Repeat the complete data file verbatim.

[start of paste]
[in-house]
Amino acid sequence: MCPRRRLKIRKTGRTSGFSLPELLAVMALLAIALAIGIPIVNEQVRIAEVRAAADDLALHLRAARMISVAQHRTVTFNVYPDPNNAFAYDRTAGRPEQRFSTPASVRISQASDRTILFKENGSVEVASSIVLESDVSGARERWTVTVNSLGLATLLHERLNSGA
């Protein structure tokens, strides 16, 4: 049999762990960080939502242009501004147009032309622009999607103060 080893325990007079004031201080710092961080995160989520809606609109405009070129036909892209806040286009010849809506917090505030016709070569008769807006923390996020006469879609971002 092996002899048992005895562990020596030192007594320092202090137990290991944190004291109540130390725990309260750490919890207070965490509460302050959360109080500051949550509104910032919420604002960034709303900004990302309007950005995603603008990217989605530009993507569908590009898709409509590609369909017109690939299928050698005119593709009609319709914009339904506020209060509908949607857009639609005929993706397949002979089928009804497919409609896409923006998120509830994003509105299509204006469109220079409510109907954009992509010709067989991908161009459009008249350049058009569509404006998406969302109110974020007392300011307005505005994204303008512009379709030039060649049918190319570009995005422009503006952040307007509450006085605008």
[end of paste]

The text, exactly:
[in-house]
Amino acid sequence: MCPRRRLKIRKTGRTSGFSLPELLAVMALLAIALAIGIPIVNEQVRIAEVRAAADDLALHLRAARMISVAQHRTVTFNVYPDPNNAFAYDRTAGRPEQRFSTPASVRISQASDRTILFKENGSVEVASSIVLESDVSGARERWTVTVNSLGLATLLHERLNSGA
């Protein structure tokens, strides 16, 4: 049999762990960080939502242009501004147009032309622009999607103060 080893325990007079004031201080710092961080995160989520809606609109405009070129036909892209806040286009010849809506917090505030016709070569008769807006923390996020006469879609971002 092996002899048992005895562990020596030192007594320092202090137990290991944190004291109540130390725990309260750490919890207070965490509460302050959360109080500051949550509104910032919420604002960034709303900004990302309007950005995603603008990217989605530009993507569908590009898709409509590609369909017109690939299928050698005119593709009609319709914009339904506020209060509908949607857009639609005929993706397949002979089928009804497919409609896409923006998120509830994003509105299509204006469109220079409510109907954009992509010709067989991908161009459009008249350049058009569509404006998406969302109110974020007392300011307005505005994204303008512009379709030039060649049918190319570009995005422009503006952040307007509450006085605008």